This amount is just enough to cover a small crisis so you don’t have to go into further debt for something like a broken faucet or new tires.
Obviously, $1,000 won’t cover months of living expenses. But, in baby step 3, you’ll build on this fund so you’re prepared for bigger financial emergencies
But for now, it’s only meant to give you a little bit of breathing room.
How to start an emergency fund
Baby step 1 is all about saving $1,000 quickly. Building your own starter emergency fund as fast as you can will give you focus and momentum with your new money habits.
Having this dedicated savings set aside will also give you a sense of relief that you’re prepared for those expenses that can pop up unexpectedly.
It won’t cover a major financial crisis, but it will keep you from pulling out the credit card for those smaller expenses that can catch you off guard.
Do what you can to find any extra money in your budget. Cut any extra costs that aren’t getting you closer to your goal. Adopt that “gazelle intensity” that Dave talks about, eliminating all unnecessary expenses and funneling that disposable income into your emergency fund.
To make it easier on yourself, keep your emergency savings fund in a separate, dedicated account. This will help your finances stay organized, and you won’t be tempted to spend those extra funds on non-emergencies.
Don’t focus on debts or investments
Don’t worry about debt payoff while you’re on baby step 1.
Continue to make minimum payments on your credit card debt, student loan debt, and other loans. You could also choose to delay payments on any unsecured debt, as long as it won’t negatively affect your credit score.
Focus all of your energy on saving your starter emergency fund. Once you have this emergency savings fund, you’ll start paying off your consumer debts using the debt snowball method. This popular debt payoff method will give you some quick wins and the motivation to become debt-free.
Also, don’t be concerned about saving in a retirement fund or a college savings plan. You’ll make those a priority in baby steps 4 and 5. Right now, you’re building a solid foundation that will keep you from falling deeper into debt.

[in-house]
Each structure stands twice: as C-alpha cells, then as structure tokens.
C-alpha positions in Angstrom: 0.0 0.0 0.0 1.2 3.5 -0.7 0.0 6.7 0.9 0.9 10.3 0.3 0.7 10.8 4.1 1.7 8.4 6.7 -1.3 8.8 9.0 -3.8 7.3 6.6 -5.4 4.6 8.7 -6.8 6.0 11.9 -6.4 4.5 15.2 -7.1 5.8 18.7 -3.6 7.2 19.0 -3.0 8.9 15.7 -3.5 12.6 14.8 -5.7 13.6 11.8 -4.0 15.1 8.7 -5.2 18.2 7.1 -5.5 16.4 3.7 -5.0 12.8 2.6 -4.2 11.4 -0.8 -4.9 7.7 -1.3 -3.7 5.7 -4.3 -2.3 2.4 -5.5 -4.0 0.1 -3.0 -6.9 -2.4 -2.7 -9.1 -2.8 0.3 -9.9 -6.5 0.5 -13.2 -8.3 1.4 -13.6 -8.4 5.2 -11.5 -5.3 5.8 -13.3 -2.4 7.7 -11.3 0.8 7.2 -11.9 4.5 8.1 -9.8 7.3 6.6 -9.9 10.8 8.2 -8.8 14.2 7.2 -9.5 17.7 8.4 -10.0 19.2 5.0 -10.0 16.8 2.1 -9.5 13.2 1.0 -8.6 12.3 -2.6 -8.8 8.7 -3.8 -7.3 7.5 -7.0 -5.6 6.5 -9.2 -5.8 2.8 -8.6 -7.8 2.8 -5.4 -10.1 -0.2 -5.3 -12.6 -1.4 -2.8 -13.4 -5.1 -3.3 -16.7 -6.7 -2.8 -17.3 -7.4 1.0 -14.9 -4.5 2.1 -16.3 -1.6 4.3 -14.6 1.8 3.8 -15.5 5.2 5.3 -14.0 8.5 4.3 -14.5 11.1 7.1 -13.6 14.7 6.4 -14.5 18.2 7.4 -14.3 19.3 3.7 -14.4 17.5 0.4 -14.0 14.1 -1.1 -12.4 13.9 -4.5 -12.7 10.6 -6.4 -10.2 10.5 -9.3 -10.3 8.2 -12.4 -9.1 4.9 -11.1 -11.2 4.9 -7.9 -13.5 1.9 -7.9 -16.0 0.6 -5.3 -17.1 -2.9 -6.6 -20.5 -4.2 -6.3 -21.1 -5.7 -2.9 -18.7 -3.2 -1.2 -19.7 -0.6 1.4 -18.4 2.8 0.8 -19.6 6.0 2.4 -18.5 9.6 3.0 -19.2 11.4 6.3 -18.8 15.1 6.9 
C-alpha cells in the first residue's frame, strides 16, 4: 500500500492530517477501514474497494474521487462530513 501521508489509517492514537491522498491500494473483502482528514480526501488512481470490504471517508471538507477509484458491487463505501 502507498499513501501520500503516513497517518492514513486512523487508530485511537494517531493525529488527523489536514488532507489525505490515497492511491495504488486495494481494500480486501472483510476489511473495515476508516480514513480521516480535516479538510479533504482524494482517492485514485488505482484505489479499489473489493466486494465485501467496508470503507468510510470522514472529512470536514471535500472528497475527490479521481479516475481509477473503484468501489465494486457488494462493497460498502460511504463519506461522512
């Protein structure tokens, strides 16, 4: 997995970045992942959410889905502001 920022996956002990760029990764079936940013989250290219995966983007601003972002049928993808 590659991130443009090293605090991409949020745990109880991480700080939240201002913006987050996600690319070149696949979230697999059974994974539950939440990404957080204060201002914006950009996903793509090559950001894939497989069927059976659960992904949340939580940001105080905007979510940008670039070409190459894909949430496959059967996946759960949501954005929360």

Why is Baby Step 1 important?
According to a 2022 telephone poll conducted by Bankrate, over half of Americans are not able to cover a $1,000 emergency expense with savings. This is a discouraging sign of how many people are close to the edge of a major financial catastrophe.
An emergency fund is important because it prepares you for the unexpected. This savings gives you a comfortable margin in your finances so you have the money to cover emergency costs.
All of the baby steps require a degree of sacrifice, and baby step 1 is no exception. However, as your savings grow, your financial stability and security will strengthen. Let that peace of mind keep you inspired and motivated to stay the course.
In order to save $1,000 quickly, you’ll need to have a good handle on your spending. According to Dave Ramsey, the best way to control where your money is going is with a budget.
How to budget your money
Getting on a budget is highly emphasized in the Financial Peace University program. Specifically, Dave Ramsey promotes the zero-based budget method so you can account for every dollar, decrease your monthly expenses, and maximize your monthly income.
The zero-based budget is a budgeting method that ensures you are using every dollar of your income purposefully. And, “zero” doesn’t mean you end up with zero dollars in your account! It just means that your incoming dollars minus your outgoing dollars should equal zero. When this happens, every dollar is working for you, and you’re not wasting any of your household income.